In the Raw: The Present Moment Cafe

The Present Moment CafeSt. Augustine, FL
The Present Moment Cafe
St. Augustine, FL

By Patricia Zick @PCZick

I wasn’t sure what to expect when my daughter Anna told me she would be a “cook” at an all-raw restaurant.

With fourteen years as a cook in a variety of restaurants, Anna knows her way around a kitchen. When she began working at The Present Moment Cafe in St. Augustine, Florida, she received a jolt.

“It was as if I’d never been a cook before,” she said. “I had to learn a whole new way to prepare food.”

Since nothing is cooked, there are no ovens, no stove tops, no deep fryers, and no microwaves. I assumed this meant the restaurant only served salads with lots of sprouts and raw nuts. I learned a few things when I visited The Present Moment Cafe a few months ago, and I was pleasantly surprised.

Anna ordered for us. We started with a Caesar salad with a dressing made from celery, dates, and other raw seasonings. Then we enjoyed hummus made from ground cashews.

HummusPhoto by Golden Pixels
Photo by Golden Pixels

Both were delicious. Anna ordered the lunch variety platter for us. We chose burritos, sushi, and pesto pasta. Unbelievable would be how to describe each of these raw, vegetarian, vegan delights. In fact, even with three of us eating from the platter, we had difficulty eating all the selections.

SushiPhoto by Heather Blanton
Photo by Heather Blanton

The Present Moment Cafe published a book this past year with beautiful photos of their offerings and recipes. Handmade in the Present Moment is available on Create Space. Owner Yvette Schindler also provides the story of how the cafe made its way into the present moment.

When she opened the restaurant in 2006, only a few existed in northeast Florida, but now there are a sprinkling of raw restaurants sprinkled throughout Florida. To find out if there’s a raw restaurant near you, visit the Directory of Raw Food establishments. They list restaurants in all fifty states and around the world.

The philosophy behind the movement is based on the belief that when food is raised above a temperature of 118 degrees Fahrenheit, it causes chemical changes that create acidic toxins. Visit for more information and many links to resource and reference materials.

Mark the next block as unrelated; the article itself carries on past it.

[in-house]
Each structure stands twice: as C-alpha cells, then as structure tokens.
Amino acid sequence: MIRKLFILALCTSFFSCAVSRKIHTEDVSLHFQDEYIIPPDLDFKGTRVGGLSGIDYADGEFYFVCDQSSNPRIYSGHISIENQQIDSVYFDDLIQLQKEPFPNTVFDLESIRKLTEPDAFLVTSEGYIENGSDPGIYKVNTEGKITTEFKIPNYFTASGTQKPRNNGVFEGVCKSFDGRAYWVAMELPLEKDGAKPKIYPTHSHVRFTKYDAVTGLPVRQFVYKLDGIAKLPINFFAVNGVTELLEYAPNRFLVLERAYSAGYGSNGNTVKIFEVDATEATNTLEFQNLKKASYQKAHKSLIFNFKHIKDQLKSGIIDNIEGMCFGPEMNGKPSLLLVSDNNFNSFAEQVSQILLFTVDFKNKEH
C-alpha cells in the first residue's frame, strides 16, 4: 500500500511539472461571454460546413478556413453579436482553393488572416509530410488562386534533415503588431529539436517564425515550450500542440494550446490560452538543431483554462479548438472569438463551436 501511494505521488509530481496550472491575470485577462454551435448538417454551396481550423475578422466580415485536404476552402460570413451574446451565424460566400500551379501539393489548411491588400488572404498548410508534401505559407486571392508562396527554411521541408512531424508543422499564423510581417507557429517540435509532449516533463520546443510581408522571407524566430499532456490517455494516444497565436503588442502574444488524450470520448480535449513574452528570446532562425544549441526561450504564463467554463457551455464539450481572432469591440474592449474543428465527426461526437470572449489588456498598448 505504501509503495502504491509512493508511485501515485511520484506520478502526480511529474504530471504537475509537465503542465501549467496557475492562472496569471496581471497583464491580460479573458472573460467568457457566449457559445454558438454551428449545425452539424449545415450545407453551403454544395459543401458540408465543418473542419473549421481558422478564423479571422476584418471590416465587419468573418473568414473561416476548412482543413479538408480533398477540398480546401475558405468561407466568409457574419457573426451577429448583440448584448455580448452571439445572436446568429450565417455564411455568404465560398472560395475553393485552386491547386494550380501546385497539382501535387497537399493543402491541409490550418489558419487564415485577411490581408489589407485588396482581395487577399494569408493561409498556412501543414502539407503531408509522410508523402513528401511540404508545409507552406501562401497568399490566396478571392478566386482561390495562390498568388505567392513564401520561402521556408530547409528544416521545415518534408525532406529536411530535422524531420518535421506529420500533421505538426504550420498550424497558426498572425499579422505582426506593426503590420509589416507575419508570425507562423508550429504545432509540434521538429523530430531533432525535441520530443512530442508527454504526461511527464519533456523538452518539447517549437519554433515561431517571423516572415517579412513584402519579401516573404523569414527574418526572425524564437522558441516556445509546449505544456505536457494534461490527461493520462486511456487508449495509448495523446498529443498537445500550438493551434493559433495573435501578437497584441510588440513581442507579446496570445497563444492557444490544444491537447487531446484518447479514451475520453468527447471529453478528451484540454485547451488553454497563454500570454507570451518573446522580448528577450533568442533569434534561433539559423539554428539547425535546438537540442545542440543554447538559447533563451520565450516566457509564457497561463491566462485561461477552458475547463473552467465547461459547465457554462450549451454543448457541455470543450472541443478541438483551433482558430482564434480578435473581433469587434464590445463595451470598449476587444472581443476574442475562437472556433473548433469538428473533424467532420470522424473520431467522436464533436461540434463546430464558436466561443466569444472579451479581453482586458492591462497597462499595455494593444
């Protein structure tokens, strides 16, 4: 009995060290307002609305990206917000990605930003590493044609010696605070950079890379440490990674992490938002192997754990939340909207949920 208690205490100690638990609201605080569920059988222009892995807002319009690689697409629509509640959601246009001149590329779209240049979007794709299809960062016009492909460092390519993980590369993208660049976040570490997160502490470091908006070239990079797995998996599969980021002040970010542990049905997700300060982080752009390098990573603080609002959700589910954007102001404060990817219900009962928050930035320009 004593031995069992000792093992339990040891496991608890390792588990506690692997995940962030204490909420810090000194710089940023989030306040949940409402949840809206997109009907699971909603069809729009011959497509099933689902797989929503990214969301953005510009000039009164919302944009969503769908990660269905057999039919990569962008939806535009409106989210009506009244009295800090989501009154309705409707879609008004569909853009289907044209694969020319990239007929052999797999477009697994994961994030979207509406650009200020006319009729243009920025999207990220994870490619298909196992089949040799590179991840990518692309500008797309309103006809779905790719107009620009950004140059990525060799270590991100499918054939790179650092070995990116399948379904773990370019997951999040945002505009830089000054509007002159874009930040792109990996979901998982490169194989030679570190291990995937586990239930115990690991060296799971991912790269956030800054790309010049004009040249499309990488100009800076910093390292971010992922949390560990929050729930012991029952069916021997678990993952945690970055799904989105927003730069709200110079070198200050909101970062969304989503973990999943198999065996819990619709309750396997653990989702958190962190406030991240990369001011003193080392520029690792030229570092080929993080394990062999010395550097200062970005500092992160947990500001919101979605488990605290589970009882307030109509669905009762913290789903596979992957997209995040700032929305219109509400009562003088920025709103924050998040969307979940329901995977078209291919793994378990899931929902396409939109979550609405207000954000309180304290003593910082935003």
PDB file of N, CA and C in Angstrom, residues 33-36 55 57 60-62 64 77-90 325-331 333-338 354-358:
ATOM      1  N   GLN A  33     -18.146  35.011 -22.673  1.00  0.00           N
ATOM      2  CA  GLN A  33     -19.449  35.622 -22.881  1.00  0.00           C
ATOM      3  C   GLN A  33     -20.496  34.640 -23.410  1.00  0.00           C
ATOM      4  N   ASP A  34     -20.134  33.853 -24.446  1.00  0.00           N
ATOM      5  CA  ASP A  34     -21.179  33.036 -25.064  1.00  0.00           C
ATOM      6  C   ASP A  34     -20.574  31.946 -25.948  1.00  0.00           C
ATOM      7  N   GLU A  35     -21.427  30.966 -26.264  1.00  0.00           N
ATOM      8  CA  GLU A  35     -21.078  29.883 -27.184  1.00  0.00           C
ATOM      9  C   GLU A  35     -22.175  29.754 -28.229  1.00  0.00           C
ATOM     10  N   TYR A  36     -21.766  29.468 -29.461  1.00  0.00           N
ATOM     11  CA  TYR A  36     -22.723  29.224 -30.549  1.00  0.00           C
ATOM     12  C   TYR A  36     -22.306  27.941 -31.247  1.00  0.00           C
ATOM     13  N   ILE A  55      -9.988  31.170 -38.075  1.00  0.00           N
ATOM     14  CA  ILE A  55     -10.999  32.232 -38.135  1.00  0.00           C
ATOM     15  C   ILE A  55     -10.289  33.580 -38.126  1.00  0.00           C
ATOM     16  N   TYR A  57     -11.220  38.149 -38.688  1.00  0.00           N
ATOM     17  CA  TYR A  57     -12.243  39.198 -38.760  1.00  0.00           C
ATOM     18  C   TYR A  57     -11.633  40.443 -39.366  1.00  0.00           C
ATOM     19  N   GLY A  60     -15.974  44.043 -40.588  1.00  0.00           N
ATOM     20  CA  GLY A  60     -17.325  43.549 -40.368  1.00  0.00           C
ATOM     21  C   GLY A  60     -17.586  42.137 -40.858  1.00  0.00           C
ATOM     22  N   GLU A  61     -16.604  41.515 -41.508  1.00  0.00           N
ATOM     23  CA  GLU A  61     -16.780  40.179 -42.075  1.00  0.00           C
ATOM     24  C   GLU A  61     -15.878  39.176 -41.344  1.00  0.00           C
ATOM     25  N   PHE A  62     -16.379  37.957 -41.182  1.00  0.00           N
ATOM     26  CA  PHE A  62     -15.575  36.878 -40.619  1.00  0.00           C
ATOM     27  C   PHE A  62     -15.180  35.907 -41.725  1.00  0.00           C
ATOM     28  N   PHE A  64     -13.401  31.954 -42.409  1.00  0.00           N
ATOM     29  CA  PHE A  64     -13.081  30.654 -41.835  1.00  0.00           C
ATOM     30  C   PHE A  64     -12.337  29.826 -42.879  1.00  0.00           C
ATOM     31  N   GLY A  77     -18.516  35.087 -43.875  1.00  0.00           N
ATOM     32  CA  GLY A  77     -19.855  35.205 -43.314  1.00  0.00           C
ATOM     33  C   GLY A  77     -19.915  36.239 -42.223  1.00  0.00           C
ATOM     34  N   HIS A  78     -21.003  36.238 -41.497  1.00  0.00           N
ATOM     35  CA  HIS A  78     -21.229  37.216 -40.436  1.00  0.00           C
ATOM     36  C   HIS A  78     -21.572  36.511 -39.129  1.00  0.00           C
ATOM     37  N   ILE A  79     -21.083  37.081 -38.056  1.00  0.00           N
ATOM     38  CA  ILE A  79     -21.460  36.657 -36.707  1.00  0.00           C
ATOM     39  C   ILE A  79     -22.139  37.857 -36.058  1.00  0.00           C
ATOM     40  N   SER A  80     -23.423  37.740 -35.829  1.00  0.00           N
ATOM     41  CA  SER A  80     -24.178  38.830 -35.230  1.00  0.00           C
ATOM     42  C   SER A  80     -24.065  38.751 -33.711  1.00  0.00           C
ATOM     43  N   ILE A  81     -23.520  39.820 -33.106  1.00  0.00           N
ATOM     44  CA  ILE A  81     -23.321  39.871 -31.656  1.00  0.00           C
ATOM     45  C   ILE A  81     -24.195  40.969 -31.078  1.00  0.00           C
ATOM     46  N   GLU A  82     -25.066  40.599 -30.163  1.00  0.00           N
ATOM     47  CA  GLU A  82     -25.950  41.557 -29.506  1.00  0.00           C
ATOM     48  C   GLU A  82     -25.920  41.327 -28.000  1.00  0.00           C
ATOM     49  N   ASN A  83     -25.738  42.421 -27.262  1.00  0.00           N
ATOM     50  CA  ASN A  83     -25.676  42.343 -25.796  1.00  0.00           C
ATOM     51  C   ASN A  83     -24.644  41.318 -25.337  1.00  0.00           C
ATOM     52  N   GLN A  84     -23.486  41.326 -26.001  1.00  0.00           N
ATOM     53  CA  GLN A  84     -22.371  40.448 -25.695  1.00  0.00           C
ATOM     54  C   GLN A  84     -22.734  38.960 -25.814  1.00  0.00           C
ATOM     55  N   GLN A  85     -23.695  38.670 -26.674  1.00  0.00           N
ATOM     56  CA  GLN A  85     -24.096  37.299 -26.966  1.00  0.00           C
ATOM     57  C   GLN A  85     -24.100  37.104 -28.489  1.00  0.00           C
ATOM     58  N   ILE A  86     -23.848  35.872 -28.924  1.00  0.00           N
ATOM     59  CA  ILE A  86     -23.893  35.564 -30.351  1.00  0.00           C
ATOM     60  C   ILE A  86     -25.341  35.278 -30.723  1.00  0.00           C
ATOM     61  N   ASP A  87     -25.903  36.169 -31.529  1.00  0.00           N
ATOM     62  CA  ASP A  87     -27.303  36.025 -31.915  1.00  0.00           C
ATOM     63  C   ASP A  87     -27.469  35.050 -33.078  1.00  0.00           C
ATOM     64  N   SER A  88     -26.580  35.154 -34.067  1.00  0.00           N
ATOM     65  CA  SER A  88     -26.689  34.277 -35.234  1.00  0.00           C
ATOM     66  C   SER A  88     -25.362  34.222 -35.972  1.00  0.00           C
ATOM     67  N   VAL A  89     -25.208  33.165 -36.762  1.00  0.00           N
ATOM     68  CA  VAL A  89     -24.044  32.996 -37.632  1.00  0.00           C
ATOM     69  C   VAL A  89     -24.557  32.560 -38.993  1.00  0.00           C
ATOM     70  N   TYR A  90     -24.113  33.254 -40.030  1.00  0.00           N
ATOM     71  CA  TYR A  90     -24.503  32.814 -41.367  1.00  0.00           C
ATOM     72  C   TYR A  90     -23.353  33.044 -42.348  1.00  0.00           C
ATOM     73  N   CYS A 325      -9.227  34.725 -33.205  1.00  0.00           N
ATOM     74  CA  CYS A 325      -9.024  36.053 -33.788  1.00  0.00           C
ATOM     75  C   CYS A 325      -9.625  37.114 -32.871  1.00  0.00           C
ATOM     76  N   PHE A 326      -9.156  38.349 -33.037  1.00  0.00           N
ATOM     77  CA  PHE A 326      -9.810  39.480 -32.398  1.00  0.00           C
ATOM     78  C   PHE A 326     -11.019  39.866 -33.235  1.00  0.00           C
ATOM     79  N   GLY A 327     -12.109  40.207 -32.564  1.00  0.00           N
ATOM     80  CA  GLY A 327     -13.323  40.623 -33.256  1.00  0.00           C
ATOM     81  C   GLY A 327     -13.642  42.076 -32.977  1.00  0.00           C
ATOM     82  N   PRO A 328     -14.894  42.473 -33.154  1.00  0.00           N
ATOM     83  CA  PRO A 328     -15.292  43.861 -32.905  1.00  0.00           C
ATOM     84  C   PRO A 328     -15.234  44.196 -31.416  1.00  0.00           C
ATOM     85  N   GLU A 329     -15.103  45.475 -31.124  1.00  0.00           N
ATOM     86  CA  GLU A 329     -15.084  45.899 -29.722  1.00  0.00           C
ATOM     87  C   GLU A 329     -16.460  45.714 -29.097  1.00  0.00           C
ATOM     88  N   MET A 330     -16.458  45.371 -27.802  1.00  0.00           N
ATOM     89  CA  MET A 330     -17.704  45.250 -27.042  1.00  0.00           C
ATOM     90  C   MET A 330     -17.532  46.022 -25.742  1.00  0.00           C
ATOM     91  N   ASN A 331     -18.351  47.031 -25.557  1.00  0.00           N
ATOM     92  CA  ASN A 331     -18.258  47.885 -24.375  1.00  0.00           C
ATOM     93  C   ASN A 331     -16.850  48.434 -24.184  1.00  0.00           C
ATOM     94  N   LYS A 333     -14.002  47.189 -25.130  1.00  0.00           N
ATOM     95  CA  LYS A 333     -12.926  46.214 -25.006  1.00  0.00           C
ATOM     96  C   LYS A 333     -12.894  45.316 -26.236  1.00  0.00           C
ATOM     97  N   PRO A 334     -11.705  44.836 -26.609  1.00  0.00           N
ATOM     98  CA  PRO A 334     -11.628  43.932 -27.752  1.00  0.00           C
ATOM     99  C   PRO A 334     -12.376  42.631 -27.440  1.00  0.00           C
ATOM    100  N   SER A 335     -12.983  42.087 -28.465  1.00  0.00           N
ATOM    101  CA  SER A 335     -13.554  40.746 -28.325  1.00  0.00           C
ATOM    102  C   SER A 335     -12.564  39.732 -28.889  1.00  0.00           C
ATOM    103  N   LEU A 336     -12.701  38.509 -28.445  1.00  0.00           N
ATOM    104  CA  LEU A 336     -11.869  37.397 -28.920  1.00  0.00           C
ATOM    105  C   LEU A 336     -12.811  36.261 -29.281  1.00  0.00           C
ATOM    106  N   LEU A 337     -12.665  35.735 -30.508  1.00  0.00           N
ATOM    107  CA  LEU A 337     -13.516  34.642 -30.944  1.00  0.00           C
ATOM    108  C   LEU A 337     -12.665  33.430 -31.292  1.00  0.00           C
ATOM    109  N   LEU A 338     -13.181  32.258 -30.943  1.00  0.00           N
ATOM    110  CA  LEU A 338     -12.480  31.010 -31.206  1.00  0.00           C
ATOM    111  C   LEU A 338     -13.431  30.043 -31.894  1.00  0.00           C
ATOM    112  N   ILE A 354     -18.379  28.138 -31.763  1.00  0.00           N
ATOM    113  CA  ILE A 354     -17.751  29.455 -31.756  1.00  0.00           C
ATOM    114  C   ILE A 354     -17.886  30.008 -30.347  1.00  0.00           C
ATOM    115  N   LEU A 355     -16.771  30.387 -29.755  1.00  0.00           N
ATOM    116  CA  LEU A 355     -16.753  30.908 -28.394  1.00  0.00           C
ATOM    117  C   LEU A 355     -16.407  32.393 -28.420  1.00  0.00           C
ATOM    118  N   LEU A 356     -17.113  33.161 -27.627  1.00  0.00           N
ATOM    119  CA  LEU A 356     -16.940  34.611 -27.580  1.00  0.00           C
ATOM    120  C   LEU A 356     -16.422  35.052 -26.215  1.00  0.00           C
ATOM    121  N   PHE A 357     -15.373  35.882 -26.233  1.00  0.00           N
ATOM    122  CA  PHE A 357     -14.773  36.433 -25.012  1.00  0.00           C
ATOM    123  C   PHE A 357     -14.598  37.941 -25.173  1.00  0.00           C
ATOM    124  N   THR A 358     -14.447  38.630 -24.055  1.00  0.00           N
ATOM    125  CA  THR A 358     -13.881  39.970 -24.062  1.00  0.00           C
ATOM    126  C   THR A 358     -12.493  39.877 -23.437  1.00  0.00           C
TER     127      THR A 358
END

Am I going to change my diet to only eating raw foods? Not in the present moment, but I don’t rule out the benefits of incorporating the philosophy inherent in the practice to some extent in my diet.

I’m always in awe of the pioneers, and Yvette Schindler and her crew of supporters and staffers certainly qualify in that category. I’m happy my daughter works in a place where thoughtful consideration is taken with each dish. The restaurant itself is a testament to the peaceful attitude of staff and customers.???????????????????????????????

And as always, I support any effort to live a lighter life on this earth we inherited.

Do you have any experience with eating or preparing raw foods?

Published by P. C. Zick

I write. It's as simple and as complicated as that. Storytelling creates our cultural legacy.

10 thoughts on “In the Raw: The Present Moment Cafe

  1. We’ve started eating a lot more raw foods (owning a Vitamix helps) and I have to say we really do feel better. Of course, we haven’t given up cooking entirely either, though. It’s great, what they’re doing with that restaurant and with that lifestyle. Thanks for talking about it here.


    1. Staci, the Vitamix has been a stumbling block for me. They all cost so much to get a good one – at least in my research on amazon. What did you buy and where did you get it? We would eat a lot more if we had one, so any advice would be great.


  2. If I am ever in St. Augustine, I will try your daughter’s restaurant. It sounds wonderful. I make a few raw things and often aim to make 50% of my meal raw, and love it, though I don’t think I could ever be a complete raw foodie, especially in New England’s winter months!


    1. I agree. When I moved back to the north two years ago, I was amazed at how my appetite increased as the weather turned colder. And it usually involved warm/hot comfort food.


    1. We were pleasantly surprised by how much it filled us up and how tasty it was. My daughter is an artist but has always enjoyed the creativity in cooking so it’s been a way to support herself. She loves the new challenge of using all raw foods. She says she learned to cook from me, but now the roles have reversed, and I’m always calling her to ask how to best cook something. I love it:)


  3. I bet she loves that job – no hot stove? No hot oil? What’s not to love about that? Americans don’t get nearly as much fiber as they’re supposed to. I hope it’s a trend that catches on. About the only raw food I eat is when I snack on something I’m cooking, like celery or a carrot for a soup pot. I do eat a lot of fruit raw: tangelos, bananas, pears, etc. Veggies, not so much. Oh, I do like fennel raw and of course my escarole ; – ). Good post!


    1. It’s true about the hot oil. She used to smell like a deep fryer when she got off work and it’s impossible to get that smell to go away. Now she smells like patchouli! We don’t eat that much raw either, but we’re very particular about how much/little we steam our vegies.


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